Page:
The Indian automotive scene has always been very conservative in terms of choices. Many interesting body types like coupes and two door hatches never gained popularity. Another type is station wagons, which are very popular in many countries but not in India. Basically, a station wagon, aka an estate, is based on a sedan but has a larger cargo area owing to the bigger body form. While they might not have gained popularity, quite a handful of these vehicles have been sold in our country. Here’s a look at 10 forgotten station wagons of India. Don’t forget to check the video at the end!
Fiat Padmini Premier Safari
The Fiat Premier Padmini was one of the most popular car of its time. However, its station wagon variant might not be as well known . It was called the Fiat Premier Padmini Safari and was the first station wagon in India. The Padmini Safari was manufactured by a Mumbai-based coach-building company called Starline Motors. The estate was launched in 1973, and was more spacious than the regular sedan variant. It was powered by a 40-PS, four-cylinder, petrol engine and never sold well but you can still find some restored Premier Safaris.
HM Ambassador Estate
Bet you didn’t saw this coming. Hindustan Motors also made a station wagon based on the regular Ambassador. The estate version came out much later though, in the 1970s when the sedan was already being sold since 1958. The company just attached a box with metal and glass which is quite apparent in the picture. It was based on the Oxford Traveller and offered more space than the sedan.
Maruti Baleno Altura
The Maruti Baleno’s estate version was launched some time after the sedan’s launch. Called the Altura, it was a total dud-seller. The Baleno itself never sold much but Altura’s sales were even more pathetic. This, in spite of the fact that the petrol engine was high on performance and fuel efficiency. The Altura even offered a more spacious interior than the sedan. It came with features like a speed-sensitive power steering, Kenwood audio system, alloy wheels and all four electric windows.
Skoda Octavia Combi
Skoda Octavia Combi vRS was the name given to the absolutely nuts Octavia vRS sedan. The Combi vRS was powered by a crazy 1.8-litre, turbocharged petrol engine that produced 151 PS, similar to the sedan. The Combi vRS was offered with some bright paint shades and also featured a stylish yet subtle body kit. It can also be called as the hot estate of the country, and the only one we had.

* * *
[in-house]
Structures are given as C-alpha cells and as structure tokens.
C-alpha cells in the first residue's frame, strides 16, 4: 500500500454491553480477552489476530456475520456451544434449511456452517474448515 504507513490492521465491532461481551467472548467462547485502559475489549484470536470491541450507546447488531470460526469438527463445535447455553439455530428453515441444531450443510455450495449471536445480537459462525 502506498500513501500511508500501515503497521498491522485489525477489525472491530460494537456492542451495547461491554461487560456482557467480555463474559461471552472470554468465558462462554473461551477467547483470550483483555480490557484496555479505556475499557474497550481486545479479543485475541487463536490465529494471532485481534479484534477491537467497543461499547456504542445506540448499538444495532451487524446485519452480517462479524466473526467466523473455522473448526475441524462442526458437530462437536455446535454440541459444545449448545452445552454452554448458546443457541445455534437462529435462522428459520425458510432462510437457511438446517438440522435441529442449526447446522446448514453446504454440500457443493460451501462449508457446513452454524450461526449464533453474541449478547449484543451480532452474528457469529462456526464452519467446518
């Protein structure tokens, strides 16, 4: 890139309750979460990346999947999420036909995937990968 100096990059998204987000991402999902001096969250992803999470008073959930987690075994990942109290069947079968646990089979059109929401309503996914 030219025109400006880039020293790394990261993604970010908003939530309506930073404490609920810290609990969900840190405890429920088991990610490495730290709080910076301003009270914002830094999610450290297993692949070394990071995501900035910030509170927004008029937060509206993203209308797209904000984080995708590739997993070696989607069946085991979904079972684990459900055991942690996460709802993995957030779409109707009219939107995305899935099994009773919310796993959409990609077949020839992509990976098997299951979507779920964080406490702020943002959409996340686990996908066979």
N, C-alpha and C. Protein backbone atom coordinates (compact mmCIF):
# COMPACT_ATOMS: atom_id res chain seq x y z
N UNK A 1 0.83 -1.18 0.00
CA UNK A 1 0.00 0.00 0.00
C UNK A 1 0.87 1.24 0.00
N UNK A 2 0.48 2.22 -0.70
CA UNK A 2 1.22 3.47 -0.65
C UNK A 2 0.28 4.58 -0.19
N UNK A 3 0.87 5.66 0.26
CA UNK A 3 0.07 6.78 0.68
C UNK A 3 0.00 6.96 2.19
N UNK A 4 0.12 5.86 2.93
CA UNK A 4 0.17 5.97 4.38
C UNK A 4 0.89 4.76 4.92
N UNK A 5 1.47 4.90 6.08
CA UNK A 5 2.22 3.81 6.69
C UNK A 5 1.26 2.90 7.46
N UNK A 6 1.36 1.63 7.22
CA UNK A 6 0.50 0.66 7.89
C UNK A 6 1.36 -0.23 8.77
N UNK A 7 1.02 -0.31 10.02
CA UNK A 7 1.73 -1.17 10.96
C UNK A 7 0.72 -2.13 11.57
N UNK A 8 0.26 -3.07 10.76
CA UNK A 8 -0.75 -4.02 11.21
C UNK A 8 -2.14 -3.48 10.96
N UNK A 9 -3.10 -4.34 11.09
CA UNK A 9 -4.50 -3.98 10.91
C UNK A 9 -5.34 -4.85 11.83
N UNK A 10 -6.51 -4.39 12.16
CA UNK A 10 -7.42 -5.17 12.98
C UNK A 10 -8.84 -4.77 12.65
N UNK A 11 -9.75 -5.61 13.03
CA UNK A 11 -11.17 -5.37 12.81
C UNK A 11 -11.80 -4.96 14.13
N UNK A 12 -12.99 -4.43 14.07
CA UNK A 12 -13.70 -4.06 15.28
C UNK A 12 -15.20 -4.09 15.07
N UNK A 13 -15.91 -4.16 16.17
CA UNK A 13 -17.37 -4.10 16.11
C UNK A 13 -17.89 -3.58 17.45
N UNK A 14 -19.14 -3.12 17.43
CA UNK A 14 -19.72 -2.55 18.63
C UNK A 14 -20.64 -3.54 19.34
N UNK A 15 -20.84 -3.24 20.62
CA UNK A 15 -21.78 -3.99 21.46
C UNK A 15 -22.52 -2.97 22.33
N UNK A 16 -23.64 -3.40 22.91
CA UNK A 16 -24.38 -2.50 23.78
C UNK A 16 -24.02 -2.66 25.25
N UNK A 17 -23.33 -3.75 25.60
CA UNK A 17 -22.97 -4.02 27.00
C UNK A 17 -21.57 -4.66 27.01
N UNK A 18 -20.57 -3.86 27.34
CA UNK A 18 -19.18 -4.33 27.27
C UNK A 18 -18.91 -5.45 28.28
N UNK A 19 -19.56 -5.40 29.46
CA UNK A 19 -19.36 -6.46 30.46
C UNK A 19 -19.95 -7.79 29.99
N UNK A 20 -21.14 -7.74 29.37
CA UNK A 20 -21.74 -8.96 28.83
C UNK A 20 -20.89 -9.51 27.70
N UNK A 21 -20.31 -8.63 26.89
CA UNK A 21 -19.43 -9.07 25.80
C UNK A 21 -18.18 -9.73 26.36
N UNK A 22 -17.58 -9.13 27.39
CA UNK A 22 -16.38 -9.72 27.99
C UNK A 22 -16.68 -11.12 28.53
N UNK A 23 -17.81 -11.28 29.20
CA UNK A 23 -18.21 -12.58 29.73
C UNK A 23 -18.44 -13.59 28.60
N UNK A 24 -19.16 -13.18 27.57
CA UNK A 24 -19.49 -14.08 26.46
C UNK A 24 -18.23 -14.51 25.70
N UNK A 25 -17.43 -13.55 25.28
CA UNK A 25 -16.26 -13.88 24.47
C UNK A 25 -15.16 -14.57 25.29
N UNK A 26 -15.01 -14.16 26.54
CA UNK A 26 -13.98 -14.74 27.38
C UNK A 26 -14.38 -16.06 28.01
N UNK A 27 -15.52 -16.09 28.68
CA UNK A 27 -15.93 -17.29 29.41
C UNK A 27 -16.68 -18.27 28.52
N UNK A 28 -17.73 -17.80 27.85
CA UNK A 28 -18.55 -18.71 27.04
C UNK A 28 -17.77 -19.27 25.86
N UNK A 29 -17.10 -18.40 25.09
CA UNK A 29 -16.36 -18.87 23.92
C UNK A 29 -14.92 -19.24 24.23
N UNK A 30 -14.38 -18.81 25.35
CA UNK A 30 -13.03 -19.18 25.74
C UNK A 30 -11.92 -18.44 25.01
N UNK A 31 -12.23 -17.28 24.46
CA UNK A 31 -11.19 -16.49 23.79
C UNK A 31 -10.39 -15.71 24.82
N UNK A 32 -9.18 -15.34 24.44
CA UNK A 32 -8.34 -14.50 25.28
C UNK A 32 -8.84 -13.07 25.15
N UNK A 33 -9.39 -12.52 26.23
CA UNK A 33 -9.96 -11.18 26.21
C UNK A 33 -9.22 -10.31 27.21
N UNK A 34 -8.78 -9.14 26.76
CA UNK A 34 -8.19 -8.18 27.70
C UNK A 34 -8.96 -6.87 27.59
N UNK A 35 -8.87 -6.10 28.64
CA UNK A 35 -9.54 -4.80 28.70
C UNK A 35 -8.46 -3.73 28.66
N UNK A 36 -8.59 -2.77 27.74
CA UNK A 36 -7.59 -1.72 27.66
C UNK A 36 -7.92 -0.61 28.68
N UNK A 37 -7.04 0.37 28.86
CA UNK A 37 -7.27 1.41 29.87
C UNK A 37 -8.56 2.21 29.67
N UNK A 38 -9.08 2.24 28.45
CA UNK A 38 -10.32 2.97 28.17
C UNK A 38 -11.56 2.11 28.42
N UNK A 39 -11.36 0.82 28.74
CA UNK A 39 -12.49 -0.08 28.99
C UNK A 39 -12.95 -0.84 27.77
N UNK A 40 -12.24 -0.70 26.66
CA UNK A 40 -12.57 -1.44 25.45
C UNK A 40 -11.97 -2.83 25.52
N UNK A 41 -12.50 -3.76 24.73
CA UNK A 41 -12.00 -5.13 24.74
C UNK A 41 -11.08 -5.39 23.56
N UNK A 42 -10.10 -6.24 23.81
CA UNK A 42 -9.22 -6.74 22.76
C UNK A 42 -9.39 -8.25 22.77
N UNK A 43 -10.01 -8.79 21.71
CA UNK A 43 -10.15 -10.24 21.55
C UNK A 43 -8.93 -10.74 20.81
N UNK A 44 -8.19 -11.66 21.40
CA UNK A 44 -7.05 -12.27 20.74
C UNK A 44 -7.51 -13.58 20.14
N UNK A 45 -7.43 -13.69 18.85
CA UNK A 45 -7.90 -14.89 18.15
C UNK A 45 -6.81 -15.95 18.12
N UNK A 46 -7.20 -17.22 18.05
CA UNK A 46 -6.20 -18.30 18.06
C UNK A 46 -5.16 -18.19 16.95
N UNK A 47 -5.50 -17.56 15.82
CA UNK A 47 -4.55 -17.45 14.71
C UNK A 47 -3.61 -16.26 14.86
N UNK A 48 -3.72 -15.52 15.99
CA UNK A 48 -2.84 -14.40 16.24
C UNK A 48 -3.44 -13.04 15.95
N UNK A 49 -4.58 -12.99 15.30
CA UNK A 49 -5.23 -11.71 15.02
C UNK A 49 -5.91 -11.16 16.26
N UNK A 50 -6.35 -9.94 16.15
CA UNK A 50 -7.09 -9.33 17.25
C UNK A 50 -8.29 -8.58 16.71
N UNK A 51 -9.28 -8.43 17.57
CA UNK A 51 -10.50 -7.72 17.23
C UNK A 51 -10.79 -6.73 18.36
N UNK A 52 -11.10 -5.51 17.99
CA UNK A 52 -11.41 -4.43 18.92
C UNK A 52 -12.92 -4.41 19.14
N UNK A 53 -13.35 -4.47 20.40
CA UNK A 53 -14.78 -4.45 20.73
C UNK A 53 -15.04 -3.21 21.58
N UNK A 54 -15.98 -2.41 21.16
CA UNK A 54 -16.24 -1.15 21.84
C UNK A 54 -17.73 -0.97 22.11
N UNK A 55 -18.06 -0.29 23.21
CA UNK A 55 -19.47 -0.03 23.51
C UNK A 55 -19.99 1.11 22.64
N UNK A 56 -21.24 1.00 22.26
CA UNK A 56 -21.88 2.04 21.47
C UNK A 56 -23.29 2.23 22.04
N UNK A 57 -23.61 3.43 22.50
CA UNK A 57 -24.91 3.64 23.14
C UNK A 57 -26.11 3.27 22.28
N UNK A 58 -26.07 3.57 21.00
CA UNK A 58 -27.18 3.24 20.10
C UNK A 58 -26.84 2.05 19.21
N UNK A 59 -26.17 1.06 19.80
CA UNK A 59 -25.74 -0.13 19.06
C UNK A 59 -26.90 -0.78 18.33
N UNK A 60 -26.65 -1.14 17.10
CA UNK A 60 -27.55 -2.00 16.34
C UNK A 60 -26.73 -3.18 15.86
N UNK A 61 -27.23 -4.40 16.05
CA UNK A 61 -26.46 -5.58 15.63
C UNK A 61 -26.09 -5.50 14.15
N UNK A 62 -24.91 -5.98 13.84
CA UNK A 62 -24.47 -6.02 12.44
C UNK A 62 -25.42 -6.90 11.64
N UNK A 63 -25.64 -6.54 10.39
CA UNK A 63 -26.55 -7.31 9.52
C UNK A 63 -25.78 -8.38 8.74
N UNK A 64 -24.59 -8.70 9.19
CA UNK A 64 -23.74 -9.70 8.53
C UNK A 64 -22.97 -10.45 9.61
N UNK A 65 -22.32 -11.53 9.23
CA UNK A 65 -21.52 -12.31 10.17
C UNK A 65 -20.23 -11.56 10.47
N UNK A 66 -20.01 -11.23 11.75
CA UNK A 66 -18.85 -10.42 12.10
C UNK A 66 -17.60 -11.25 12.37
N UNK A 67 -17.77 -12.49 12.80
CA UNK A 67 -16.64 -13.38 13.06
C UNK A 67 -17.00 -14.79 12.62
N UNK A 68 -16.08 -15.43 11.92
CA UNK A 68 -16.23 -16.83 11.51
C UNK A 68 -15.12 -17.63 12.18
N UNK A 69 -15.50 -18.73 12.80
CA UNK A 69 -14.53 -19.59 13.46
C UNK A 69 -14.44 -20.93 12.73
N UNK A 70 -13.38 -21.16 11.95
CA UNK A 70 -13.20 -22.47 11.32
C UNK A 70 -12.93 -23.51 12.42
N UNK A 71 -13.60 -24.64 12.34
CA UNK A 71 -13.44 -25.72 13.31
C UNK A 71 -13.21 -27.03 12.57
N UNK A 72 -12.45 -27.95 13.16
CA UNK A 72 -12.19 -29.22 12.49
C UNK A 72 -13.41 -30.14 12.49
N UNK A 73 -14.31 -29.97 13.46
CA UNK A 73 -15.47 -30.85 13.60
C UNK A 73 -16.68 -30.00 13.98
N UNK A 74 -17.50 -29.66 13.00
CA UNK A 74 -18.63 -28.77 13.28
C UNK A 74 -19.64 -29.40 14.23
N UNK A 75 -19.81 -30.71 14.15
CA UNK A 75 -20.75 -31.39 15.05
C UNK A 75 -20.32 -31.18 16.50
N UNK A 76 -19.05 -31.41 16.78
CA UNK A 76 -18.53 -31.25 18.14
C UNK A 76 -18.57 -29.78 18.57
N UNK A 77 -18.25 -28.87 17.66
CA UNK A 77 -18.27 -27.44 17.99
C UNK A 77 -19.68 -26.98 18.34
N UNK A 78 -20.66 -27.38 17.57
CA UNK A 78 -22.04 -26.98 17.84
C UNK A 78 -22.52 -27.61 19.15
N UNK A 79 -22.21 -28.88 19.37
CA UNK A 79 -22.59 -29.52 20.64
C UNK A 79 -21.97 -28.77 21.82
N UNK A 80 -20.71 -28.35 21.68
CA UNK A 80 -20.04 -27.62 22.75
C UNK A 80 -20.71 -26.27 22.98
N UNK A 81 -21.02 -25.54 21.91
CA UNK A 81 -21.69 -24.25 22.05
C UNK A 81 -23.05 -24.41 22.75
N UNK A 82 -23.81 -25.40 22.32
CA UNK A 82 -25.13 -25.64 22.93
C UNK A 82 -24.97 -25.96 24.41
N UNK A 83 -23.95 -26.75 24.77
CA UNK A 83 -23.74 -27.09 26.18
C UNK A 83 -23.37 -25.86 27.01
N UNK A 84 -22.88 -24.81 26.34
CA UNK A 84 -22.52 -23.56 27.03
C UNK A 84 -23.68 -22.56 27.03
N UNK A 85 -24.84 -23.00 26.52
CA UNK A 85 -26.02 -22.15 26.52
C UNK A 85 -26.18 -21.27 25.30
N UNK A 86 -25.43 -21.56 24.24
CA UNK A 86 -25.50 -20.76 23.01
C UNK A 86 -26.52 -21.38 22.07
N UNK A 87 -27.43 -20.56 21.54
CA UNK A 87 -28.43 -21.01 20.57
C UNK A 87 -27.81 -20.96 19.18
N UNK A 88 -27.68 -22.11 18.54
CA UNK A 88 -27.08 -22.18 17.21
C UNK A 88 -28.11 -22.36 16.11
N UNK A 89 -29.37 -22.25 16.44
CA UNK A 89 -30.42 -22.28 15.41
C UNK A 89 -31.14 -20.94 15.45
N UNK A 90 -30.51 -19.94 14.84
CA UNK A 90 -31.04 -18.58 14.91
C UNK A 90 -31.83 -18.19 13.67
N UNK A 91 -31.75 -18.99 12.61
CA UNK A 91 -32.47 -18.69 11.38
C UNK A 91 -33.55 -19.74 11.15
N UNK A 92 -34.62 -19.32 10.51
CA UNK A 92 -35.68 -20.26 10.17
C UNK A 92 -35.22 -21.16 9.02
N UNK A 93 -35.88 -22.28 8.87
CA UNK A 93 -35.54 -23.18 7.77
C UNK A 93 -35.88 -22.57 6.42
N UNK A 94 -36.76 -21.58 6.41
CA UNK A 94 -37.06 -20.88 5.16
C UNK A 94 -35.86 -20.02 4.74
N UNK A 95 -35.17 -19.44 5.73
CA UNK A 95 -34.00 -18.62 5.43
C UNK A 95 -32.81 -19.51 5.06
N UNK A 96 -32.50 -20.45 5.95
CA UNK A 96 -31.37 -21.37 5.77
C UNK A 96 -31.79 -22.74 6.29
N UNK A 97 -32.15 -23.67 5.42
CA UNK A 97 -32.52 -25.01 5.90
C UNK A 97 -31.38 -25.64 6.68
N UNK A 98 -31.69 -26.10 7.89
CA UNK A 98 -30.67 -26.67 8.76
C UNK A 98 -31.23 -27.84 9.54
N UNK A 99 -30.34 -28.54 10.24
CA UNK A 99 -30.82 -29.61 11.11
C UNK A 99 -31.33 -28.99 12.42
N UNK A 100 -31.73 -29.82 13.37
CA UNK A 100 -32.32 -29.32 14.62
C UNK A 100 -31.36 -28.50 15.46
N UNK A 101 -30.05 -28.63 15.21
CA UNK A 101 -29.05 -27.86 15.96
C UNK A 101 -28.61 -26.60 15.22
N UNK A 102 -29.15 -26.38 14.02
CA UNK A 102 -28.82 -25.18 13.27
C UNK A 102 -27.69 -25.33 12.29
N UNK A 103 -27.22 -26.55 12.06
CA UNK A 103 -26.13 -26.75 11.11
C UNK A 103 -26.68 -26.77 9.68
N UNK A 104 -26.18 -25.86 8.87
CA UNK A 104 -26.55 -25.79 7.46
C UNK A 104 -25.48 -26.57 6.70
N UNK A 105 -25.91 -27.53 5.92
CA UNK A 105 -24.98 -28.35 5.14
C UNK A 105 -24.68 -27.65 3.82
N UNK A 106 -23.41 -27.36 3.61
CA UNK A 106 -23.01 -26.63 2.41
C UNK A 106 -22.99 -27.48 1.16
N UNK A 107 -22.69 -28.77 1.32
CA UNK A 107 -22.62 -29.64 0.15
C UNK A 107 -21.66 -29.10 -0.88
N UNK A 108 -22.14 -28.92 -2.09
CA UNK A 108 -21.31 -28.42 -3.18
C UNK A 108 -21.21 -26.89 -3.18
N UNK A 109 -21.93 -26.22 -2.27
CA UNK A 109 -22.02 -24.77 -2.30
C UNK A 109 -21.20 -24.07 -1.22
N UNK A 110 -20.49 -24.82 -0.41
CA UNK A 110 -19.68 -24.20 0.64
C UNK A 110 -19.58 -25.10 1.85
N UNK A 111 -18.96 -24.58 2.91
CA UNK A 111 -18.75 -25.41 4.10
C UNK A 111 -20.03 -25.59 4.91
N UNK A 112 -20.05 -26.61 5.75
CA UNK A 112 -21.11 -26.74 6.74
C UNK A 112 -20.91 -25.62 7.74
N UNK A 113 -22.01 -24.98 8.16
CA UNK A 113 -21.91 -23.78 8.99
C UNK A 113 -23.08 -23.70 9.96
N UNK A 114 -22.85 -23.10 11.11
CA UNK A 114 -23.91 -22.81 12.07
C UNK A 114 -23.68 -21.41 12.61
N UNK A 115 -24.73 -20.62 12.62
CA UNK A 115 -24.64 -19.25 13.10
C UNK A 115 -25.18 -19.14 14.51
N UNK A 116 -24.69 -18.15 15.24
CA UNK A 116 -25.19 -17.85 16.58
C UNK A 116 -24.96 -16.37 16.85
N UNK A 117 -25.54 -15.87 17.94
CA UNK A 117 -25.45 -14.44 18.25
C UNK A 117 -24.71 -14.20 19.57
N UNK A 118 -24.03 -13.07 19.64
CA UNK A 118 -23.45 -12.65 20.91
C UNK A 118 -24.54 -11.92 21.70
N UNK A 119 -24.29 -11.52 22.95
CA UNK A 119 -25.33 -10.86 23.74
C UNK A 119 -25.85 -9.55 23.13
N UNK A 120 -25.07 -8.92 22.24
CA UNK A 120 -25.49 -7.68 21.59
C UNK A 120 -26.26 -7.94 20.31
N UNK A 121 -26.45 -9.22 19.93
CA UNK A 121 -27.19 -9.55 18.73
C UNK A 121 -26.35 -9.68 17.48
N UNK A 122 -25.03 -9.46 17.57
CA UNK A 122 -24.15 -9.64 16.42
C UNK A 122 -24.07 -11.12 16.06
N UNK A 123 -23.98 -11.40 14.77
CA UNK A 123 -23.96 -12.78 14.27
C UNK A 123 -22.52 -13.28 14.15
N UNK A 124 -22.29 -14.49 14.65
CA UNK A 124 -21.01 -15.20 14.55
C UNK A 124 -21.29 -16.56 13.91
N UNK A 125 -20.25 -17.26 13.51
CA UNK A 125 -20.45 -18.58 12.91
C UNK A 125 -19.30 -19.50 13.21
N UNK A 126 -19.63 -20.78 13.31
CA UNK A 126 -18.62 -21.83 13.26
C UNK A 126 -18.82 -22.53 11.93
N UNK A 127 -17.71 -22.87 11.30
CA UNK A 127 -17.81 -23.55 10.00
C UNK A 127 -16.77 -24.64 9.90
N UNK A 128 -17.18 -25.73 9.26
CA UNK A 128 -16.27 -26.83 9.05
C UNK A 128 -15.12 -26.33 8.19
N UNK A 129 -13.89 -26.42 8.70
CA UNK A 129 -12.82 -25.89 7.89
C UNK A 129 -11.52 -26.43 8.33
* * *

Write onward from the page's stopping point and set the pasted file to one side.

Tata Indigo Marina
The Tata Indigo Marina was company’s attempt to make a station wagon. Based on the Indigo sedan, it was a decent sedan and quite spacious too. However, it lacked on many grounds, chief of them being that it was underpowered and thirsty. Also, it had a poor build quality, something which was common with all the older Tata cars. It was powered by a 1.4-litre petrol and diesel engines that was shared with the Indigo sedan.
Opel Corsa Swing
The Opel Corsa is a well known sedan made by the now defunct (in India) company. Opel also launched the lesser known Swing in 2003, which essentially was an estate version of the Corsa sedan. Powering the car was a rather thirsty 1.6-litre petrol engine that produced a max power of 94 PS. It was one of the fastest station wagons of the country and had a true top speed of more than 170 kmph. Unlike many other station wagons, the Corsa Swing looked quite good but never managed to sell decently.
Rover Montego Station Wagon
The Rover Montego station wagon was a result of a partnership between Britain’s Rover Motors and Bangalore-based Sipani Automobiles Ltd. The car was launched here in 1993 and was a feature rich vehicle. The Montego with many features such as a sunroof and a self-levelling suspension among others. It was powered by a 1,991-cc turbo diesel motor that produced 80 PS of maximum power and 165 Nm of peak torque.
The Tata Estate was company’s first attempt at making a passenger car. The Estate came with multiple first features like power windows, power steering, 15-inch wheels, factory-fitted cassette player and a tachometer among others. The vehicle was designed loosely on a Mercedes station wagon of that era. The Tata Estate offered a spacious interior and was powered by a non-turbocharged 1.9-litre diesel engine that offered 68 PS of maximum power. The car didn’t do very well in sales as it wasn’t too reliable and the engine also wasn’t too powerful.
The Fiat Weekend was based on the Siena sedan, which in turn was based on the Palio hatchback. The Weekend was launched in India in 2002 and came as a more spacious alternative to its sedan sibling. It was designed by the renowned Giorgetto Giugiaro of Italy and was produced at the company’s Ranjangaon facility. Powering the Fiat Weekend was a 1.6-liter petrol engine. No prizes for guessing that the car did poorly in terms of sales.
Fiat Palio Adventure
Fiat Palio Adventure was another estate that was based on the same platform. The Adventure was basically a Weekend with plastic cladding, wider tyres and sportier alloy wheels. The body cladding and the factory-fitted bullbar gave the Palio Adventure a pretty rugged look. It was powered by the same 1.6-litre petrol unit that powered the Palio 1.6 GTX. The Adventure didn’t find many takers and was eventually discontinued owing to a really low demand.
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